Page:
Liberalization

Liberalization (or liberalisation) of the economy means to free it from direct or physical controls imposed by the government. This may be similar to deregulation.[1] Liberalization of autocratic regimes may precede democratization (or not, as in the case of the Prague Spring).

In law

In social policy, liberalization may refer to a relaxation of laws restricting, for example, divorce, abortion, or psychoactive drugs. Regarding civil rights, it may refer to the elimination of laws prohibiting homosexuality, property rights, private ownership of firearms, same-sex marriage, inter-racial marriage, or inter-faith marriage.[]

In economy and trade

Economic liberalization is often associated with privatization, which is the process of transferring ownership or outsourcing of a business, enterprise, agency, public service or public property from the public sector to the private sector. For example, the European Union has liberalized gas and electricity markets, instituting a competitive system. Some leading European energy companies such as France's EDF and Sweden's Vattenfall remain partially or completely in government ownership.[] Liberalized and privatized public services may be dominated by big companies, particularly in sectors with high capital, water, gas, or electricity costs.[] In some cases they may remain legal monopolies, at least for some segments of the market like consumers.[] Liberalization, privatization and stabilization are the Washington Consensus's trinity strategy for economies in transition.[]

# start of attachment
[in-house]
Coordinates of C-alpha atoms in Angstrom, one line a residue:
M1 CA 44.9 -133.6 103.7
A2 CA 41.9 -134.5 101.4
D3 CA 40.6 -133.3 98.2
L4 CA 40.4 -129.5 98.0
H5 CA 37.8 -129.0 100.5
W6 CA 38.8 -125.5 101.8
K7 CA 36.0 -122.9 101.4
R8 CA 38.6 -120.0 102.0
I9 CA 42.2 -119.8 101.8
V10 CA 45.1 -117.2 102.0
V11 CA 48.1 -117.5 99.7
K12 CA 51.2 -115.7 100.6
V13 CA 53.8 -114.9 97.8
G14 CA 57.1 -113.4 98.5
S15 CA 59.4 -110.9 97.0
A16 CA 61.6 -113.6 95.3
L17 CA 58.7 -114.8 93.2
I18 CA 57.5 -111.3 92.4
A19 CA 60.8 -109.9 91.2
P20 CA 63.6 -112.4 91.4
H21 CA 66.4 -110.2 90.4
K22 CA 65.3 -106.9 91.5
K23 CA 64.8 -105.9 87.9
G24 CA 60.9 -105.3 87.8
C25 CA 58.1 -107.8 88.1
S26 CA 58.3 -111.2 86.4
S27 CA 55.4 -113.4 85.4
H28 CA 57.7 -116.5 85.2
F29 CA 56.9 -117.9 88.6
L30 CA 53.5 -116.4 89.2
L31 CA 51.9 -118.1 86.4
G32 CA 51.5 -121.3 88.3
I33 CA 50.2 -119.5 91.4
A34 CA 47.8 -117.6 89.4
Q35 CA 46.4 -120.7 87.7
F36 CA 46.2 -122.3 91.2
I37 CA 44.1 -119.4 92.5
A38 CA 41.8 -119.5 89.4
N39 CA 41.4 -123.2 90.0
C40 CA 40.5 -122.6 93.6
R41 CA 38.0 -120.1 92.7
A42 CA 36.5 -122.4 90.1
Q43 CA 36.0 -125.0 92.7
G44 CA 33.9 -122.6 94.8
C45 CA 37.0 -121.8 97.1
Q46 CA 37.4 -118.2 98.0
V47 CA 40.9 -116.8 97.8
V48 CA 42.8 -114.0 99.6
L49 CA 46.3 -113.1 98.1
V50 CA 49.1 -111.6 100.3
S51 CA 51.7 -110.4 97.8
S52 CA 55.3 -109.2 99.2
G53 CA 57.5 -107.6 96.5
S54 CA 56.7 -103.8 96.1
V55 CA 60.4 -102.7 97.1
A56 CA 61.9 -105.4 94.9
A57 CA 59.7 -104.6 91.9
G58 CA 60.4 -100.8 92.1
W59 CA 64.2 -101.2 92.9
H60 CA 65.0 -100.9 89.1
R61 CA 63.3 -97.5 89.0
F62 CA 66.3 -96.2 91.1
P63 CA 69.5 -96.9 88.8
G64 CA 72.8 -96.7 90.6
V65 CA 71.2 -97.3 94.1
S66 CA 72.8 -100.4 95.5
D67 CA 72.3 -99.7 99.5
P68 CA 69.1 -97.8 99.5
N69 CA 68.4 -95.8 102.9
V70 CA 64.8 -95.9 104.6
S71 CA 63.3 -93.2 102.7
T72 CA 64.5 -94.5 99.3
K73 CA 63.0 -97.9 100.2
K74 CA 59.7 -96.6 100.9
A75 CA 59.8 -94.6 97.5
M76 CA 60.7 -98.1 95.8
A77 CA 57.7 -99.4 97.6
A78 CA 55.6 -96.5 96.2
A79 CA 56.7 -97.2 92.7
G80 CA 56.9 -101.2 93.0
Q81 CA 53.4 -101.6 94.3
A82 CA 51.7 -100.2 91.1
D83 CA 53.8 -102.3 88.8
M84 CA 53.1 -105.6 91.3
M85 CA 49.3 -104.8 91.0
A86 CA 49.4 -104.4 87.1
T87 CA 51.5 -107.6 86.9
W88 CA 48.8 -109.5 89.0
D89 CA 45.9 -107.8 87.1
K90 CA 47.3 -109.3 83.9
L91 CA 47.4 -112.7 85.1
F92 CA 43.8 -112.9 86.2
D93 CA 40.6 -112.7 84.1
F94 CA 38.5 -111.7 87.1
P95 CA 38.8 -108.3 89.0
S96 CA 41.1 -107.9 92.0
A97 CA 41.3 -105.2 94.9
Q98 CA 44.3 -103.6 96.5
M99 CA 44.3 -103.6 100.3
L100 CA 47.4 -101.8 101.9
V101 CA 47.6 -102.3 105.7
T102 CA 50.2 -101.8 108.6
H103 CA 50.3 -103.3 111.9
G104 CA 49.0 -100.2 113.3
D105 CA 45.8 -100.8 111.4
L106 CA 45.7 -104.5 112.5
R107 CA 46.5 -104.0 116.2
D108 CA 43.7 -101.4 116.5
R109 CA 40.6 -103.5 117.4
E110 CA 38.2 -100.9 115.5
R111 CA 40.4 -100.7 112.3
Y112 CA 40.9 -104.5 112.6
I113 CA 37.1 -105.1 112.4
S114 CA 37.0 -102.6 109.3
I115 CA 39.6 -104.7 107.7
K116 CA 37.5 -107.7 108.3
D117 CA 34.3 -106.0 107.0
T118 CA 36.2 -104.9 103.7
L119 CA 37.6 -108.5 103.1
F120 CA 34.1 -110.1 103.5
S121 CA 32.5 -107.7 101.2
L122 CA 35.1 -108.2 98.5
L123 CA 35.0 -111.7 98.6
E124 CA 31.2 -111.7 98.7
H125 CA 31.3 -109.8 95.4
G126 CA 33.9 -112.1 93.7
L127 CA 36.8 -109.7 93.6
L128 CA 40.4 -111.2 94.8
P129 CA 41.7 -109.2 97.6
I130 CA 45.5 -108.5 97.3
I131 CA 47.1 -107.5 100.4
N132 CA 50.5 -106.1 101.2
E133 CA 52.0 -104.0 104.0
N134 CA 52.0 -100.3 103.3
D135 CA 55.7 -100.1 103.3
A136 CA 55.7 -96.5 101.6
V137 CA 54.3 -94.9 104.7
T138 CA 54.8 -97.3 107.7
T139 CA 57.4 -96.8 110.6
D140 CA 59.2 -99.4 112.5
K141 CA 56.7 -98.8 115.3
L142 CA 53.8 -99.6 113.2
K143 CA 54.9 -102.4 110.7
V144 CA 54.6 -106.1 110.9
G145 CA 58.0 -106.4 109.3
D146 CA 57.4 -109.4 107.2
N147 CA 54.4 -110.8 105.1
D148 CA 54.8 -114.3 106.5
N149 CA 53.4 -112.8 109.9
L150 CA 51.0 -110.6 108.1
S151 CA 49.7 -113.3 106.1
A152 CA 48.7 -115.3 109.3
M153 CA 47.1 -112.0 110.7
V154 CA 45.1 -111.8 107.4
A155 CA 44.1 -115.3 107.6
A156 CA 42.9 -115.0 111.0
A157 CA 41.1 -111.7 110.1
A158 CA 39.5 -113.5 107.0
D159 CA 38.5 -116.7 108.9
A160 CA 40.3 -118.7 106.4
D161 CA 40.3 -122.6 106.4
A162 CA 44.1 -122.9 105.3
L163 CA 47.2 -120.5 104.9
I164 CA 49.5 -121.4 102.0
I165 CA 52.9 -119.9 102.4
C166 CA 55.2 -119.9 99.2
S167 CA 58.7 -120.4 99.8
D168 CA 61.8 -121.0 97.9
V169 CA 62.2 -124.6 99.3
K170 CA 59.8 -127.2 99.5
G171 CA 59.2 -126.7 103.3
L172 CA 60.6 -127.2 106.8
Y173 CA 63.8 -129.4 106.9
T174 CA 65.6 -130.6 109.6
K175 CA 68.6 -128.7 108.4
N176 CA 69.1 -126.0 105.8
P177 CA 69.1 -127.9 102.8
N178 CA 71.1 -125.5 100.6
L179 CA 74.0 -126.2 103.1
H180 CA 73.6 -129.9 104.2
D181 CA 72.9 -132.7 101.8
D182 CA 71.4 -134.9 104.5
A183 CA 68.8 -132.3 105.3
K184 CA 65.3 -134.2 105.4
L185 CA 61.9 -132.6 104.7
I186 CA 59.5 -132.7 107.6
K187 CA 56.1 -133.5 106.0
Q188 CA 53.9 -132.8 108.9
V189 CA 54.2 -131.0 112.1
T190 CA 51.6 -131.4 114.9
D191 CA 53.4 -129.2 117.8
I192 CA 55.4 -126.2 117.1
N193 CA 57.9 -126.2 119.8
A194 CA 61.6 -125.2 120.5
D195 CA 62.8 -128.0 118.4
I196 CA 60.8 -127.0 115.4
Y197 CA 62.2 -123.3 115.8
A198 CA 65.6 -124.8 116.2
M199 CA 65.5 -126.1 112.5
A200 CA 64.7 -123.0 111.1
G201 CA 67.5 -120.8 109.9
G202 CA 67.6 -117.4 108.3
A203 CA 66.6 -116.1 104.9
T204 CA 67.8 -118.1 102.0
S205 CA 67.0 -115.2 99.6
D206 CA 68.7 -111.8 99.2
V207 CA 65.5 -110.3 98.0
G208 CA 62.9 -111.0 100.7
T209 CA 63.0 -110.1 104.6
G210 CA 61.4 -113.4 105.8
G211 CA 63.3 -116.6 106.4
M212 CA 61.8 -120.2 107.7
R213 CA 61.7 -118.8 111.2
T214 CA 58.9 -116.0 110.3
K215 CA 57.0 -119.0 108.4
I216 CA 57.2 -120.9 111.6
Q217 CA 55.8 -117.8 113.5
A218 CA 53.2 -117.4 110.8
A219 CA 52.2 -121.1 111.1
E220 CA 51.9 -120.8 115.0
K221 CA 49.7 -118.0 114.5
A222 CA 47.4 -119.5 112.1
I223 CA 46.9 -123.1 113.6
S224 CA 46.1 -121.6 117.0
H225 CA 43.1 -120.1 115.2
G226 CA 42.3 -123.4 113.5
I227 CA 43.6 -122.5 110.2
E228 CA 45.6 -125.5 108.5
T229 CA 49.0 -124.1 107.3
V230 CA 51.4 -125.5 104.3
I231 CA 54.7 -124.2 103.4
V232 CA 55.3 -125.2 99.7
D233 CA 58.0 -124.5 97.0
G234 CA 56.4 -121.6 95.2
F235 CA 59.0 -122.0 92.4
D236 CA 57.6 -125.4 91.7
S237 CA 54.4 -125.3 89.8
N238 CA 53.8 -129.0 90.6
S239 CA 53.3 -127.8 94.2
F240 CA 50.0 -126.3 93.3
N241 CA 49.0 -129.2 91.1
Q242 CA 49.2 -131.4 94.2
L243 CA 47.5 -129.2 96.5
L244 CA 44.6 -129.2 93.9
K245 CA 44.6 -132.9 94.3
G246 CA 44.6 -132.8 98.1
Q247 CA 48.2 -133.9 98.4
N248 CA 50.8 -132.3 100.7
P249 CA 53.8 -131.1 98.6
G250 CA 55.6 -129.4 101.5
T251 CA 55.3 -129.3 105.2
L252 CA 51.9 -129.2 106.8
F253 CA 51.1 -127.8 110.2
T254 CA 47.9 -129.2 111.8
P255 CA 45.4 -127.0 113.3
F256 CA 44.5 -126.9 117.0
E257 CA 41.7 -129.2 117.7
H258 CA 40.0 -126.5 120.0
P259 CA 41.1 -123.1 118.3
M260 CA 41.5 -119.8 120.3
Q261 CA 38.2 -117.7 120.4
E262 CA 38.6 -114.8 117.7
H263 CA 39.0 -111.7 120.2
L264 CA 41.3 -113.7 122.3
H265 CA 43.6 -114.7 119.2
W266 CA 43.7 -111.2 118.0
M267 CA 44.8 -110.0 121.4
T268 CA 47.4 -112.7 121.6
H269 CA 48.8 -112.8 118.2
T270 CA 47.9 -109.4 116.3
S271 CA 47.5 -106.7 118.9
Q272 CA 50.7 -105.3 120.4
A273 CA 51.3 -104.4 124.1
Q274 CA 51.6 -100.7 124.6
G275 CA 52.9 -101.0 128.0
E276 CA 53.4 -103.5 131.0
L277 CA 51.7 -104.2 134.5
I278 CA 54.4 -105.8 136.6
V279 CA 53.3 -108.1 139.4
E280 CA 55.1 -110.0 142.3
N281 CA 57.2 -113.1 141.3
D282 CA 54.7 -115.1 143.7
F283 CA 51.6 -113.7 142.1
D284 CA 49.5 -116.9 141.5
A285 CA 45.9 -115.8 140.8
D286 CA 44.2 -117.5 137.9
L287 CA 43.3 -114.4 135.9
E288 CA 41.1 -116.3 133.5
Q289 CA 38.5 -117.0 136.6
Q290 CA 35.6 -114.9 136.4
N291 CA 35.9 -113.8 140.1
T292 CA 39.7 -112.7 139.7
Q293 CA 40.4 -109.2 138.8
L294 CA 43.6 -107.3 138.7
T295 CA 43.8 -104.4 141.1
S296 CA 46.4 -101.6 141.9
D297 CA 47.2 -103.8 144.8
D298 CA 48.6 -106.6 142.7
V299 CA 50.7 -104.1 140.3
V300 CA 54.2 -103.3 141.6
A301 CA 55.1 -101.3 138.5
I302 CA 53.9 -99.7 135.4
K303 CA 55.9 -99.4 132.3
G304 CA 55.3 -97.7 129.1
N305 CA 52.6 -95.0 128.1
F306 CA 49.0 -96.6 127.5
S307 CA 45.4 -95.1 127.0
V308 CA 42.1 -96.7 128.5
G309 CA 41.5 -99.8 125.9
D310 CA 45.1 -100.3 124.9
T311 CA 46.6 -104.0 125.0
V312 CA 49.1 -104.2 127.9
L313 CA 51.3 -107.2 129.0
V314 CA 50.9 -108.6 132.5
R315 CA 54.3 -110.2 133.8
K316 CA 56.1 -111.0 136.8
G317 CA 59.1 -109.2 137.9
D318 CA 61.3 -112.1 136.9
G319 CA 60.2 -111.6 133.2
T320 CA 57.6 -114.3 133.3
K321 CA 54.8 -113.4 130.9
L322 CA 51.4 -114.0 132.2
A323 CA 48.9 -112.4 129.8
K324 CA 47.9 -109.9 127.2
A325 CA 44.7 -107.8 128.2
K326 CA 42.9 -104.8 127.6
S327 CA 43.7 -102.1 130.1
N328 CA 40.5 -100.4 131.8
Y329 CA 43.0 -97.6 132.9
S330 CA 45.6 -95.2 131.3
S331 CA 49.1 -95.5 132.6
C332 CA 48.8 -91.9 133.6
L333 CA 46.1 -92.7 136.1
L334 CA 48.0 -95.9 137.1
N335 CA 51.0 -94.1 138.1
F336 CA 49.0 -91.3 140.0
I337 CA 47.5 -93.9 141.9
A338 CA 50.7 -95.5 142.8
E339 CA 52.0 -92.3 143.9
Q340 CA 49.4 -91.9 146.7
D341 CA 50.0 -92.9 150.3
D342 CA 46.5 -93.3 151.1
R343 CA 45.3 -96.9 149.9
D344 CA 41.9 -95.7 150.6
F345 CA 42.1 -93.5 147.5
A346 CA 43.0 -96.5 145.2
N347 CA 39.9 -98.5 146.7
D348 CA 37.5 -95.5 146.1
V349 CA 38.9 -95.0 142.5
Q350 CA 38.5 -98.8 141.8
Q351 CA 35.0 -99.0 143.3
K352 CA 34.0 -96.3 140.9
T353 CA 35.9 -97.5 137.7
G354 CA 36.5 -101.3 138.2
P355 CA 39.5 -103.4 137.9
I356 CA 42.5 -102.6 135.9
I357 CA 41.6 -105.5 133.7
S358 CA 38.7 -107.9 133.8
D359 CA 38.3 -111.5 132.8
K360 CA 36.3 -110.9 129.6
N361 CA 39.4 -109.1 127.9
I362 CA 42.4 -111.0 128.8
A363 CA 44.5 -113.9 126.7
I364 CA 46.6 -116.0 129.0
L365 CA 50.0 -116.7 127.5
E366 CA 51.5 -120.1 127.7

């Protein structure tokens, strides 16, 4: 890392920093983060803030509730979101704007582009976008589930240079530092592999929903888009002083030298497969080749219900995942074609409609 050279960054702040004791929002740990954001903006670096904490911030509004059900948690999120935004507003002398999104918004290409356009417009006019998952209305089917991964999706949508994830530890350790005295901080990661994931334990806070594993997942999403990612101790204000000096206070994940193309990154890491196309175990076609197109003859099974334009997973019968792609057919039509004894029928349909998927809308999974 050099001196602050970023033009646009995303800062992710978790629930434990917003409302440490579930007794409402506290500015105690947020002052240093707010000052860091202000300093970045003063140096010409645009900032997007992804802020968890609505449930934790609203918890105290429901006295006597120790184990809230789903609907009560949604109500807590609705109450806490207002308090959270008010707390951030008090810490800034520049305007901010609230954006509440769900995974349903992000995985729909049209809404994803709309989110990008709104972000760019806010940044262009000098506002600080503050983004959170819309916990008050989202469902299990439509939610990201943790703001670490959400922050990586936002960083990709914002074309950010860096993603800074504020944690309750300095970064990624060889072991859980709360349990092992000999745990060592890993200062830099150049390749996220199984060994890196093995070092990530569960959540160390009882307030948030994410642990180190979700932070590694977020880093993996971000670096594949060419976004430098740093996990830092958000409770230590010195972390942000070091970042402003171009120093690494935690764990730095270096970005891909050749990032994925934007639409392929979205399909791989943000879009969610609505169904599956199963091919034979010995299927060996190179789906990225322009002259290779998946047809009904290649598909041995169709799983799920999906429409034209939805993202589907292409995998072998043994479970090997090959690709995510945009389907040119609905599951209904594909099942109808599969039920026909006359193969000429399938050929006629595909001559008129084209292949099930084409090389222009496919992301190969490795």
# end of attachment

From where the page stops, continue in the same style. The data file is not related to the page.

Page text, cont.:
There is also a concept of hybrid liberalization as, for instance, in Ghana, cocoa crops can be sold to competing private companies, but there is a minimum price for which it can be sold and all exports are controlled by the state.[2]

Comparison with democratization

There is a distinct difference between liberalization and democratization. Liberalization can take place without democratization, and deals with a combination of policy and social change specialized to a certain issue, such as the liberalization of government-held property for private purchase. Democratization is politically specialized; it can arise from a liberalization but works on a broader level of governmental liberalization.[]

See also

Specific:

References

  1. ^ O'Sullivan, Arthur; Sheffrin, Steven M. (2003). Economics: Principles in Action. New Jersey: Pearson Prentice Hall. p. 175. ISBN 0-13-063085-3. 
  2. ^ Marcella Vigneri and Paulo Santos (2007) "Ghana and the cocoa marketing dilemma: What has liberalization without price competition achieved?", Overseas Development Institute



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Liberalization



 

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